October 23, 2013
Reading Partners and the Common Core State Standards
As they settled into the day’s tutoring session, Edward, a third grader in Denver, and his tutor, Mr. Harlon, discussed their shared love of football–watching the Broncos for Mr. Harlon and playing after school for Edward. Now they are deep in conversation about the book Pet Show by Ezra Jack Keats. After reading aloud about Archie’s independent-minded cat, who has gone missing right before the neighborhood pet show, Mr. Harlon pauses to say, “Independent is a good word for you to learn, Edward. It means that you aren’t controlled by anyone, or you don’t need anyone’s help. It sounds like Archie’s cat went off on his own because he doesn’t need anyone’s help.” After a quick brainstorm about all the things an independent cat would manage on his own—“Finding food!” Edward chimed in— the pair wrote down the word independent to review again later, and continued reading.
Words like independent are exactly the types of words that the Common Core State Standards (CCSS) emphasize as important for students to learn—words that are common in literary language and applicable to a variety of contexts. When Reading Partners launched its 2013-14 program year this fall, it did so in reading centers stocked with curriculum materials updated to reflect the CCSS, a set of learning standards for each grade level written by national education experts and intended to communicate clear expectations for what students need to learn. The standards are billed as “robust and relevant to the real world, reflecting the knowledge and skills that our young people need for success in college and careers.”
Why did Reading Partners decide to update its curriculum to better align to the Common Core?
First, the CCSS have been adopted by 45 states and the District of Columbia. Aligning our curriculum to the standards used by so many of our schools means that we can provide instruction that supports students’ work in their classrooms from California to New York. Second, Reading Partners believes in the goals of the Common Core. We also aim to help children become lifelong readers prepared for college and meaningful careers. We view reading as the gateway skill to ensuring student success in other subject areas and believe that reading proficiently in elementary school greatly affects a student’s likelihood of graduating from high school instead of dropping out early. Finally, Reading Partners updated its curriculum to align with the CCSS because there is significant evidence on which the standards are based and we want to ensure that our curriculum and instructional resources are aligned with strong evidence.
Reading for Comprehension
Besides an intensified focus on building students’ vocabularies, Reading Partners has responded to the CCSS by increasing its emphasis on teaching students to read carefully and reflect thoughtfully about what they read. New “Core Read Aloud Guides” and updated lesson plans for grades 2-4 provide prompts and questions for tutors to use to support student comprehension. “What do you think the judges are whispering about?” Mr. Harlon asks Edward after finishing the page on which Archie presents his stand-in pet, a “germ” in a jar. “They are probably talking about whether the germ is real,” Edward replies.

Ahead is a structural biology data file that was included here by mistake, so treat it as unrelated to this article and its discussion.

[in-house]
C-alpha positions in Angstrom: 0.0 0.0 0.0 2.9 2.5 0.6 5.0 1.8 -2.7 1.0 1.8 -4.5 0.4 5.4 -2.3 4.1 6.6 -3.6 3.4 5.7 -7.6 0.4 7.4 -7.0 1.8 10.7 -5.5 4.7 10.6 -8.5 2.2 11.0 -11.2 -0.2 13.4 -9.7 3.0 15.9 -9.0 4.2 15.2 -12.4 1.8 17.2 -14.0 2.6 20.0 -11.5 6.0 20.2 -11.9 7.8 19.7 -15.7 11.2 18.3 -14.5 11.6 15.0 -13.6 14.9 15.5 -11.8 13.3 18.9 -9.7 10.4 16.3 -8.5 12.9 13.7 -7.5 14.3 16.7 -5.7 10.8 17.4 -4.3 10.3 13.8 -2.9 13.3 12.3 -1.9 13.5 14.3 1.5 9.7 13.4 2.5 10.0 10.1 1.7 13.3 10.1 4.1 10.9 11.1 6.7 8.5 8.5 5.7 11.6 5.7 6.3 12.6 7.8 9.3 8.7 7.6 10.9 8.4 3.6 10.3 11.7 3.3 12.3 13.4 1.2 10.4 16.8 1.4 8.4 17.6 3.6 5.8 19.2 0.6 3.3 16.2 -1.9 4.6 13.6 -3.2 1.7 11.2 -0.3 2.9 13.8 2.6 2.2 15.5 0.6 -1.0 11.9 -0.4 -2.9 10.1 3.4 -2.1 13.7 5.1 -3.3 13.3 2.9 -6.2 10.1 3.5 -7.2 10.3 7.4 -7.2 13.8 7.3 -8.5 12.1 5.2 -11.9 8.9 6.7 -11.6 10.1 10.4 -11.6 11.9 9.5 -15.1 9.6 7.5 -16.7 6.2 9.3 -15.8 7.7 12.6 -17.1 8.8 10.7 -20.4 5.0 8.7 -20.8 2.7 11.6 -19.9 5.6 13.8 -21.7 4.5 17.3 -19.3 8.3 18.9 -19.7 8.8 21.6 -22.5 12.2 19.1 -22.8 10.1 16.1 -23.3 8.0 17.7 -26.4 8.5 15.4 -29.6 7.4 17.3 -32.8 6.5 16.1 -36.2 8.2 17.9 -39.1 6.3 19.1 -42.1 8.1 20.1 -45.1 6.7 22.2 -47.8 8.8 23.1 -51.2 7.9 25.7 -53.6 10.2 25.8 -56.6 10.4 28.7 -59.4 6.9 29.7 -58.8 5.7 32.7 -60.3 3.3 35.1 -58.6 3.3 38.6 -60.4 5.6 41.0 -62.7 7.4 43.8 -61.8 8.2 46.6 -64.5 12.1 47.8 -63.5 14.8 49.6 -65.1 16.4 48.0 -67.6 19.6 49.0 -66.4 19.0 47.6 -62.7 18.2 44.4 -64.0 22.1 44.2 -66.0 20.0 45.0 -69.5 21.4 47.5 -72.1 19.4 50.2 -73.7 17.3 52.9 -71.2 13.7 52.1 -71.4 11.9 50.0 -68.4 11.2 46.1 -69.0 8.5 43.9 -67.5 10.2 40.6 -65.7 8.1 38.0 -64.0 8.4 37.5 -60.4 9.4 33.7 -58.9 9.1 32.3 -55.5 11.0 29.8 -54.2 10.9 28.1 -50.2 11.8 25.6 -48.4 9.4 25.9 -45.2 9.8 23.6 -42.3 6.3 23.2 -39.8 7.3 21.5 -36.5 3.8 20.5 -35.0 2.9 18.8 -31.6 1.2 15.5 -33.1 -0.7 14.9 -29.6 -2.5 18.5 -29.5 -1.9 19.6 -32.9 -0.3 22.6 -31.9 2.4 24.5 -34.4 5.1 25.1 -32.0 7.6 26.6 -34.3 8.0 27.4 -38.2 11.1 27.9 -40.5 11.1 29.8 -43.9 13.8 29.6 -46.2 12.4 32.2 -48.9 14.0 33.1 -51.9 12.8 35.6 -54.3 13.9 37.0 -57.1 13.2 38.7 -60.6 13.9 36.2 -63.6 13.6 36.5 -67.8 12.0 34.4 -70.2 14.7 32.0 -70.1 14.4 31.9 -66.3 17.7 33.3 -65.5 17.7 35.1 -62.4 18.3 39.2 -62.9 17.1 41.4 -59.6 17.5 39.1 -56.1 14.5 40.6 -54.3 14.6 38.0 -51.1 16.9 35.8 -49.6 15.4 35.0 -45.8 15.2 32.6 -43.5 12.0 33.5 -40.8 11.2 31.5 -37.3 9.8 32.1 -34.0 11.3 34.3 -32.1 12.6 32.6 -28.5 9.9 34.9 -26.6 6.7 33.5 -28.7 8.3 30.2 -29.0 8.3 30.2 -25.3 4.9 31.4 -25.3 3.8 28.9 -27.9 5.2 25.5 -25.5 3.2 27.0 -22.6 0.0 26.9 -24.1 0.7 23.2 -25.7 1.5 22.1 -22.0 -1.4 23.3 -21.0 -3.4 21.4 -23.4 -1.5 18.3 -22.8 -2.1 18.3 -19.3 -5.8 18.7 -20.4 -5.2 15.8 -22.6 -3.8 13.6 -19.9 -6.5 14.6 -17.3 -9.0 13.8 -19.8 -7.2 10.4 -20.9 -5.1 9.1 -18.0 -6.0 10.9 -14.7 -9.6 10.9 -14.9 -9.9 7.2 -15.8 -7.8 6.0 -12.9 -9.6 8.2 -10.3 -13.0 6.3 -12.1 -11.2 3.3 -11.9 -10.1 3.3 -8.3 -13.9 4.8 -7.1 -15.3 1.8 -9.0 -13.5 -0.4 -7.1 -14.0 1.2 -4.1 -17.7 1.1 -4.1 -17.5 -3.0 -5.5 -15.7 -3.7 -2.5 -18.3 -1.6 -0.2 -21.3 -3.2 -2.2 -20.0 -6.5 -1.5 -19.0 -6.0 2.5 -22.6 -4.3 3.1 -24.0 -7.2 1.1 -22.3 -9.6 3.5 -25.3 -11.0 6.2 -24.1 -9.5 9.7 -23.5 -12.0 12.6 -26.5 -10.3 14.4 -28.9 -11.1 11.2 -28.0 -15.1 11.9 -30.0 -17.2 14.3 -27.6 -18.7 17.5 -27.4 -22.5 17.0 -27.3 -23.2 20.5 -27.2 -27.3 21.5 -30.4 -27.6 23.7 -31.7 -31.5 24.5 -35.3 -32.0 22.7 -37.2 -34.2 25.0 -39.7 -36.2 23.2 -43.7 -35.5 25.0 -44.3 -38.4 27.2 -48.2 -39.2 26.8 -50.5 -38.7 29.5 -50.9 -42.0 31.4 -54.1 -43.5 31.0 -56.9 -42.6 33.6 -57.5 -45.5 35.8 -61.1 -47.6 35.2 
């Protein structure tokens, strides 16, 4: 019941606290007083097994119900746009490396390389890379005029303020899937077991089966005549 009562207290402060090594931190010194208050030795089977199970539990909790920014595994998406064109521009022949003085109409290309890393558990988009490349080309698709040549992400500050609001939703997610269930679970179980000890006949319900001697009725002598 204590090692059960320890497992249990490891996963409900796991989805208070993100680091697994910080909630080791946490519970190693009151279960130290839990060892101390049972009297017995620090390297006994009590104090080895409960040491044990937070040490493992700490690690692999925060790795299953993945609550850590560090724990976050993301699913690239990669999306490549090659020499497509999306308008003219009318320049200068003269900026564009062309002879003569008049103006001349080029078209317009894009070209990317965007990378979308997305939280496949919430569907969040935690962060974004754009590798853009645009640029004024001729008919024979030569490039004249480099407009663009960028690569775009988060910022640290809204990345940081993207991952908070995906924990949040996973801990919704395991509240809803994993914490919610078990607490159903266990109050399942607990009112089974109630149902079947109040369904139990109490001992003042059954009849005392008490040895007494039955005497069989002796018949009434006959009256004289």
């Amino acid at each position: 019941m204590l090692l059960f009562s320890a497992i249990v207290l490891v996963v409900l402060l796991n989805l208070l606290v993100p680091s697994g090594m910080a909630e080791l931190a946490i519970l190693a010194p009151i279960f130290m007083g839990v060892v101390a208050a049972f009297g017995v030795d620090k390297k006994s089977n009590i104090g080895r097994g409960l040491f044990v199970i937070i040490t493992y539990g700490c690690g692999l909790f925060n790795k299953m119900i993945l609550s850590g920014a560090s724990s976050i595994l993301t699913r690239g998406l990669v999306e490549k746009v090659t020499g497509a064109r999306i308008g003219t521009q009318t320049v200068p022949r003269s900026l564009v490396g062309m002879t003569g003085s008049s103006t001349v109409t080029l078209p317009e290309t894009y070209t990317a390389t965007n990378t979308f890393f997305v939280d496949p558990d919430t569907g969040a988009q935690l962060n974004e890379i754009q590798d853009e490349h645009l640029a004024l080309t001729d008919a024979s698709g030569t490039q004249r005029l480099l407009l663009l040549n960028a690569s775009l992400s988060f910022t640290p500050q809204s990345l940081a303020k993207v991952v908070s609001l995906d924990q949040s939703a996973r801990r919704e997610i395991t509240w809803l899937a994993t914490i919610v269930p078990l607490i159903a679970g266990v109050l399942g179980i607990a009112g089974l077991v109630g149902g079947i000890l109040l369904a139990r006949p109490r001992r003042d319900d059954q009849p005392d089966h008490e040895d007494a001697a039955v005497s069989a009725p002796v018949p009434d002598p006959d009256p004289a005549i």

In addition to reading stories carefully, the Common Core highlights the need for students to hone skills for comprehending informational text, pointing out that reading about science and social studies topics gives students “the background to be better readers in all content areas.” Reading Partners has significantly increased the role of informational text in its lessons this year. Perhaps in their next session, Edward and Mr. Harlon will read and discuss the nonfiction book Why Do Cats Meow? by Joan Holub to gain some more insight into the behavior of Archie’s elusive cat.
The Common Core has sparked a thought-provoking debate about what’s best for students. In a recent statement on implementing the Common Core, The International Reading Association (IRA) urges the education world to take time to thoughtfully transition to the standards. At the IRA Convention in April, members of the group’s Literacy Research Panel, some of whom were involved with the writing of the CCSS themselves, emphasized that more research will be needed to refine the standards over time. As part of its commitment to evidence-based, cutting-edge instruction, Reading Partners will be following the ongoing conversation carefully.
Look for more blog posts this year on curriculum updates and the Common Core as Reading Partners continues its mission to empower students by providing targeted literacy instruction to struggling readers. As for Edward, Denver staff are happy to report that he is becoming a more independent reader with every tutoring session.
Reading Partners worked with a curriculum expert advisory panel and consultants to plan and execute curriculum updates for the 2013-14 program year. Questions about our curriculum can be directed to Director of Program Development Lindsay Barrett at lindsay.barrett [at] readingpartners [dot] org.